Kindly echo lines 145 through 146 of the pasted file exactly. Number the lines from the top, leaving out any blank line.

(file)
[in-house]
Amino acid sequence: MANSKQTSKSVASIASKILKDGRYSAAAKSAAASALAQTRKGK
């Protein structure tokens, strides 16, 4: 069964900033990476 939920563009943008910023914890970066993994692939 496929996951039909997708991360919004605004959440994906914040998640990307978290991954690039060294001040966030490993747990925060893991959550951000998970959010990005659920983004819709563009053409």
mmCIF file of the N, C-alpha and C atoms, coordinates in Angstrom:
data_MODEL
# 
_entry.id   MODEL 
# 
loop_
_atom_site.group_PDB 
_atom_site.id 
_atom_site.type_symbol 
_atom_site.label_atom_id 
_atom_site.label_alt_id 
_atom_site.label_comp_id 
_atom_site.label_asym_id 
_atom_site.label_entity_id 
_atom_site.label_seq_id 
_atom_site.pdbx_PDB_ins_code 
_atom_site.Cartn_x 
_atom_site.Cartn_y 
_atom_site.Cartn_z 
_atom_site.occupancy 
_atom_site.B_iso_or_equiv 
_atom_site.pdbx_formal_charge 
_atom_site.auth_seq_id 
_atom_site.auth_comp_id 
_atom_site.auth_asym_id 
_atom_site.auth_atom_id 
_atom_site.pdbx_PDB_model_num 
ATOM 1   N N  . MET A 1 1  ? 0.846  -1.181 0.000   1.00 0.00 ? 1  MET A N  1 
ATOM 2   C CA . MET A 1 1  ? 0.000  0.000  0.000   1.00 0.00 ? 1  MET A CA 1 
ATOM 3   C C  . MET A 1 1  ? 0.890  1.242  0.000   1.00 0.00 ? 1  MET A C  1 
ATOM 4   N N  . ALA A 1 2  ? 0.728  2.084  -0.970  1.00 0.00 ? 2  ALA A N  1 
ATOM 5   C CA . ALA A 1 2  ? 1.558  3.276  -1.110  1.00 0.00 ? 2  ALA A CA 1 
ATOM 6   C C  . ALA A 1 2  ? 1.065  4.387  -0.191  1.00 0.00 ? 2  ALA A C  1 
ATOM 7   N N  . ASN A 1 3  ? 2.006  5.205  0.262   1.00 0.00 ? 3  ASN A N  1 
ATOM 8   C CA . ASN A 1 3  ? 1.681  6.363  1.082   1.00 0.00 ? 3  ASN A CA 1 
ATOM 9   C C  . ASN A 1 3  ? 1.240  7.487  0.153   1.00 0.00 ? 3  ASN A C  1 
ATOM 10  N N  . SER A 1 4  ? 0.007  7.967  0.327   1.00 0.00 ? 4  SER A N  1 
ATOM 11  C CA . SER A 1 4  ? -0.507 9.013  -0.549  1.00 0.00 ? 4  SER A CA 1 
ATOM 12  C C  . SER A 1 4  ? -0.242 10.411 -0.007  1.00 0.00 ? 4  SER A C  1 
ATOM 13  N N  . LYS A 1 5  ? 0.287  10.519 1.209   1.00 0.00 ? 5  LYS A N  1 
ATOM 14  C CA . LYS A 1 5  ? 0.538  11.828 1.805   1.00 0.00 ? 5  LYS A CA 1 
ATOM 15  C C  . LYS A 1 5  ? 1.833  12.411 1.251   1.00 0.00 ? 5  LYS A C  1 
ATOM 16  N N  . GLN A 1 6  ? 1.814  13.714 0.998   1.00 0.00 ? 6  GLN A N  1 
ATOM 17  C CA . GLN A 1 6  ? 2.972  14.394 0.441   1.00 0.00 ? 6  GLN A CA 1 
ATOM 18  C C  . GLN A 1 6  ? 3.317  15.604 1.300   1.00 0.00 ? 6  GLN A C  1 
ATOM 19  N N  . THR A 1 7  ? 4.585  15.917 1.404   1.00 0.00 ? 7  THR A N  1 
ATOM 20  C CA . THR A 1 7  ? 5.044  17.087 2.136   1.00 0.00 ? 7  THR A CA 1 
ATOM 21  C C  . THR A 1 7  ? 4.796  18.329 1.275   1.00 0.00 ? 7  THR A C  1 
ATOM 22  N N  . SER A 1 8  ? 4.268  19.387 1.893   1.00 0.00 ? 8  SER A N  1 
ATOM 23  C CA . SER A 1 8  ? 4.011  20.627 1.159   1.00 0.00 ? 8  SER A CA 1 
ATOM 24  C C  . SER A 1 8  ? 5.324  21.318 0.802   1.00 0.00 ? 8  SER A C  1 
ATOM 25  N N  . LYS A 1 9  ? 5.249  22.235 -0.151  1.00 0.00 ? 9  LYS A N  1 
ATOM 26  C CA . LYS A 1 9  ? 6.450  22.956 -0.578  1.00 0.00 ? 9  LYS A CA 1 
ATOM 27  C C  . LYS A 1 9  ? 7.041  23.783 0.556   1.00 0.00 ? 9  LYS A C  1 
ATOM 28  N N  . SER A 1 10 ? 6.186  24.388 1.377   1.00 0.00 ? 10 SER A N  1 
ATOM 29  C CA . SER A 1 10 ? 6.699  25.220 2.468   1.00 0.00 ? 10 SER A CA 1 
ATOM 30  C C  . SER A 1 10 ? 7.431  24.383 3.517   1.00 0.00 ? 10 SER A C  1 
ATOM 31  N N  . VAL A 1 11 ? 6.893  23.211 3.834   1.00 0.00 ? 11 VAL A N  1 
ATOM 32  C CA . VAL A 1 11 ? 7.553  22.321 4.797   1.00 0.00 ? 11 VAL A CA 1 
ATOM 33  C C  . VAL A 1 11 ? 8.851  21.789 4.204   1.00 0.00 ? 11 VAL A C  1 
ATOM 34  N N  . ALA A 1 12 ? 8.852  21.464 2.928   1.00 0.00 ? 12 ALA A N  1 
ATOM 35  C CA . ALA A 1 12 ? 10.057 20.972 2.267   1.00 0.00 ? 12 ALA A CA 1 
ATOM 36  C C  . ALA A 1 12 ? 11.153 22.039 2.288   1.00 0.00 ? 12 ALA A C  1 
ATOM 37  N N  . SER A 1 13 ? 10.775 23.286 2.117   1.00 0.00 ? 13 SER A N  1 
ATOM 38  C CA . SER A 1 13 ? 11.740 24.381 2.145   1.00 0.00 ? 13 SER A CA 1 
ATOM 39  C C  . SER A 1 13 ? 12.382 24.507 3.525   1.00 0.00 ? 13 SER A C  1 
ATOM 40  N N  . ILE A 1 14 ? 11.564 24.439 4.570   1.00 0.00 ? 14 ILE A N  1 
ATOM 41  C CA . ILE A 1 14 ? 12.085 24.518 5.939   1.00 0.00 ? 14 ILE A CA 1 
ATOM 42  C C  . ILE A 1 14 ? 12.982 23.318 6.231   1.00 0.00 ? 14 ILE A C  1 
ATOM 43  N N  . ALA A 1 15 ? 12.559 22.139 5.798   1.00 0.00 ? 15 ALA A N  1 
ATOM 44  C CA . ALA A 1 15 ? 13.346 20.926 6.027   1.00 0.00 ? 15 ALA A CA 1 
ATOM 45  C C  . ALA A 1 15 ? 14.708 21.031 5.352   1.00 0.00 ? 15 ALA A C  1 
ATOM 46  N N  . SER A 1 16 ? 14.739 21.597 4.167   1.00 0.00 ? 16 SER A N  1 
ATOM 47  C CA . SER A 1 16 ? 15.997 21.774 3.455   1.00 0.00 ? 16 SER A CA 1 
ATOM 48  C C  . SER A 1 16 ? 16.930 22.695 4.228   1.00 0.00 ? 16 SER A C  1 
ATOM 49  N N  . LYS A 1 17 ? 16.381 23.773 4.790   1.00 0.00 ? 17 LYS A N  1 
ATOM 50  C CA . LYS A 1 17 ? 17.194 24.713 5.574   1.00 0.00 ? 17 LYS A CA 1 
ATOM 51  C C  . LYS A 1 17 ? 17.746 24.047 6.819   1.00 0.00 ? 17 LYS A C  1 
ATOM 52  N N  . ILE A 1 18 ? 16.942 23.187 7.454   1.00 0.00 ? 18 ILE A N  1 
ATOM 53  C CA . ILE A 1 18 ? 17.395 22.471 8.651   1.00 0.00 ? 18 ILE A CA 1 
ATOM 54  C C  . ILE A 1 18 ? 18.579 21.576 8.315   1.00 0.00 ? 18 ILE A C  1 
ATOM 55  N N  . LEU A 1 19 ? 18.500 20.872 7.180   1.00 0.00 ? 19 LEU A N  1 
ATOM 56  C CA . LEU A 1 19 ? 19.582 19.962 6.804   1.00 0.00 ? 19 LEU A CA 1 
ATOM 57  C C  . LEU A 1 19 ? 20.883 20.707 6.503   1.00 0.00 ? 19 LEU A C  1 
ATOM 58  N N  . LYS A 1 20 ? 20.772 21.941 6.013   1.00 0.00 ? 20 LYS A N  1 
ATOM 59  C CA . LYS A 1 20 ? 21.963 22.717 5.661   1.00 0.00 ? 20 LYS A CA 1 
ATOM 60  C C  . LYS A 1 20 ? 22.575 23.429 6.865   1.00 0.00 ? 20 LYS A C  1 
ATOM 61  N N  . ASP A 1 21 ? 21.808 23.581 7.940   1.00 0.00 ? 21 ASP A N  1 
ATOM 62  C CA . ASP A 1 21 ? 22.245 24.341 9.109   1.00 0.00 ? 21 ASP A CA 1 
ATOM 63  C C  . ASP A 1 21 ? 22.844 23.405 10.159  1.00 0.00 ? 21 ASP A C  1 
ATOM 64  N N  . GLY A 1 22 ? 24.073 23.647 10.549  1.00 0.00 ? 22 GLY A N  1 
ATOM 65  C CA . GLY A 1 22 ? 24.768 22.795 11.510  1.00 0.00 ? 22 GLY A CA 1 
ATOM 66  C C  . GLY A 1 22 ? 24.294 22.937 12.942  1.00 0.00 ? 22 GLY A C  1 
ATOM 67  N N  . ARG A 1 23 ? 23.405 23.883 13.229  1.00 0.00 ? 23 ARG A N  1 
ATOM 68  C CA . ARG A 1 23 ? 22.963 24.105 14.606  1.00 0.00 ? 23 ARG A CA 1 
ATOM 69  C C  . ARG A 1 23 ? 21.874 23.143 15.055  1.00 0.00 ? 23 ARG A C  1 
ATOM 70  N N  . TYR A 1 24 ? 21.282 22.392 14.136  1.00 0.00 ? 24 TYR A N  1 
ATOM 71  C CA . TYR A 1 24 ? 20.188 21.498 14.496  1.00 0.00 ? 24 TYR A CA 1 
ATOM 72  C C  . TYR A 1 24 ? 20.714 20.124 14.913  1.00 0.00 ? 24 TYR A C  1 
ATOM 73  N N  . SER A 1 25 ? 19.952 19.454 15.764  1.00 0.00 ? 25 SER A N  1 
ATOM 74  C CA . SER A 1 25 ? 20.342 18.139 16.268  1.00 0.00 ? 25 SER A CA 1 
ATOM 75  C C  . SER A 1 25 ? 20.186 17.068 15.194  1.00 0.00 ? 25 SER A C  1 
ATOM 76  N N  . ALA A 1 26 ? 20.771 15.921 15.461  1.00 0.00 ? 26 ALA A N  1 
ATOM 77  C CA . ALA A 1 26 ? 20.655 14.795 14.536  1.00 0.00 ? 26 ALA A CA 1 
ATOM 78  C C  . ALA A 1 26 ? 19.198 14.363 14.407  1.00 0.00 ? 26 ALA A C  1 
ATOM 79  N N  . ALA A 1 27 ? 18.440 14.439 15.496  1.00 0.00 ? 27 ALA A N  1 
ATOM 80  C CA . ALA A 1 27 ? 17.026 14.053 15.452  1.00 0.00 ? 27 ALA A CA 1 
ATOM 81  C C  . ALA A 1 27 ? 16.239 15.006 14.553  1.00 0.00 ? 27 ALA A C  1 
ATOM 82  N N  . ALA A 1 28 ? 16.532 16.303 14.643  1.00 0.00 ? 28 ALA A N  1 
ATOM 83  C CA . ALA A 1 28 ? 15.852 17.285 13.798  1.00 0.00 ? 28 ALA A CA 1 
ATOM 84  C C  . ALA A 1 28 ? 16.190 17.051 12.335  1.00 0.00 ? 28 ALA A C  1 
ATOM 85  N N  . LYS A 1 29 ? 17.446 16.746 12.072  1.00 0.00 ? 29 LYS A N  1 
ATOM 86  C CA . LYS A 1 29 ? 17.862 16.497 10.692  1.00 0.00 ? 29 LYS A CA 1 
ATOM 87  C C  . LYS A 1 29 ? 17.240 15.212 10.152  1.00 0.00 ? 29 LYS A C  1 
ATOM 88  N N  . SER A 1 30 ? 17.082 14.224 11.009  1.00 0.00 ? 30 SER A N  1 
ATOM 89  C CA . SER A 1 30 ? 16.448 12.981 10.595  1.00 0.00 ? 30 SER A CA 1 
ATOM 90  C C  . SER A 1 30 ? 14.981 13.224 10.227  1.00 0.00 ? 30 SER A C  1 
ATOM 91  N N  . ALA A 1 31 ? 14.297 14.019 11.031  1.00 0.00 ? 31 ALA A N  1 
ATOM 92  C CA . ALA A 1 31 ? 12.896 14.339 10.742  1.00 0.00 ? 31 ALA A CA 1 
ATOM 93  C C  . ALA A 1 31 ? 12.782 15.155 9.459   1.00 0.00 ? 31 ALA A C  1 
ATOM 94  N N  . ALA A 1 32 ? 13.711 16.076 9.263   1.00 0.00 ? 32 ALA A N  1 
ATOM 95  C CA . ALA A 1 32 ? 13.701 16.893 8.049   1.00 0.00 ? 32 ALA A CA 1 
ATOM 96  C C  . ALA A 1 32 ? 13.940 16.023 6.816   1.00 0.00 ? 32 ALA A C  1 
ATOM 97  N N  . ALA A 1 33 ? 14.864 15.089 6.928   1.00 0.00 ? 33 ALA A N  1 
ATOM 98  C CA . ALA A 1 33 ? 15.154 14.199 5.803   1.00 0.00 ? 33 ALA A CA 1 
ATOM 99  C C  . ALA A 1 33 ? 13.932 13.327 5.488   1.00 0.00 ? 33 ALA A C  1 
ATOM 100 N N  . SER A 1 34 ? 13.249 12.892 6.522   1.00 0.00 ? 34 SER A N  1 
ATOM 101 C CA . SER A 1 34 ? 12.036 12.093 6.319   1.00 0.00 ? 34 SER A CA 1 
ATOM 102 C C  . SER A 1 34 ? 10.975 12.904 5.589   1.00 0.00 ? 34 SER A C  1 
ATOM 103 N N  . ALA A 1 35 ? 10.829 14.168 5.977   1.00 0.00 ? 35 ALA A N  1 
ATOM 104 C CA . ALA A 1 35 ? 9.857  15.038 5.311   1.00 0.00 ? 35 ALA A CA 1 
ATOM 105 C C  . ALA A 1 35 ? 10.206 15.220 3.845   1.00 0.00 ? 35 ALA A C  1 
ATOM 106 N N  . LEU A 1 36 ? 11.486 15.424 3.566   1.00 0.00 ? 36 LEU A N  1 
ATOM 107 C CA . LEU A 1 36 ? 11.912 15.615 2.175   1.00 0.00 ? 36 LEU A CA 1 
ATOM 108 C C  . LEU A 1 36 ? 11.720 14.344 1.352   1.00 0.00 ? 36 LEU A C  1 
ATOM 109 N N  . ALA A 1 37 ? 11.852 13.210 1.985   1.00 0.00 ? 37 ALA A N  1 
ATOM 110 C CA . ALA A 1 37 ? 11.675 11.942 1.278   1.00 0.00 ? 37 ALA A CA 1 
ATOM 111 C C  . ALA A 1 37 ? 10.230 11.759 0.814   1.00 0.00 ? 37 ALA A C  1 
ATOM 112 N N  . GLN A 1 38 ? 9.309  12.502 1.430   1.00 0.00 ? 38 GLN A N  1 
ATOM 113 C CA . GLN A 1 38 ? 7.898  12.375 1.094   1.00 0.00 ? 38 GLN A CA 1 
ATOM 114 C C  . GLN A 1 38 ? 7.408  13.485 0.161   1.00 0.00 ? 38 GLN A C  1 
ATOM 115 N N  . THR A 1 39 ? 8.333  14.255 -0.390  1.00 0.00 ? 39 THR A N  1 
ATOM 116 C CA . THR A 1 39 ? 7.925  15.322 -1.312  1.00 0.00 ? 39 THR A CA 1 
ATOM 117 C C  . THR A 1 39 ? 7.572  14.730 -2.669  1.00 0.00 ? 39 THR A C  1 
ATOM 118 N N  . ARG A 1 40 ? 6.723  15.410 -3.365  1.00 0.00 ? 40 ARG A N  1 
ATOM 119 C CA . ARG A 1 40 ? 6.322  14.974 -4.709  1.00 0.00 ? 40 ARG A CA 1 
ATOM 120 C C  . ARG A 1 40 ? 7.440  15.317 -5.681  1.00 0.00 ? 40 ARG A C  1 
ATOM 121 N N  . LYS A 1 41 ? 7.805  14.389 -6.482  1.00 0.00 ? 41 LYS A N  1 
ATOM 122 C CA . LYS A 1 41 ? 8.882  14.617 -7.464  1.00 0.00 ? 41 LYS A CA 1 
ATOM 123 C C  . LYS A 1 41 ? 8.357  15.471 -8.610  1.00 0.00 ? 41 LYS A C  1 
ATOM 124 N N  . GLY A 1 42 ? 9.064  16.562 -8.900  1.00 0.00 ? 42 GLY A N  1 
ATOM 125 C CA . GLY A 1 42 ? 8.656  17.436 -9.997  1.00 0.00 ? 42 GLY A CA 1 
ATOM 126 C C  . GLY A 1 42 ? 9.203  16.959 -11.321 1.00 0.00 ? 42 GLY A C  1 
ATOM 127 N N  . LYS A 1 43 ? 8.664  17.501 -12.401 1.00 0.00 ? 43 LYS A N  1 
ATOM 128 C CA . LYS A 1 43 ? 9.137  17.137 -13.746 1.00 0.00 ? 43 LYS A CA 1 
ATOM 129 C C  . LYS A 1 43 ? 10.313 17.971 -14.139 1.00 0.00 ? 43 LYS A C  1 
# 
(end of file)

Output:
ATOM 115 N N  . THR A 1 39 ? 8.333  14.255 -0.390  1.00 0.00 ? 39 THR A N  1 
ATOM 116 C CA . THR A 1 39 ? 7.925  15.322 -1.312  1.00 0.00 ? 39 THR A CA 1 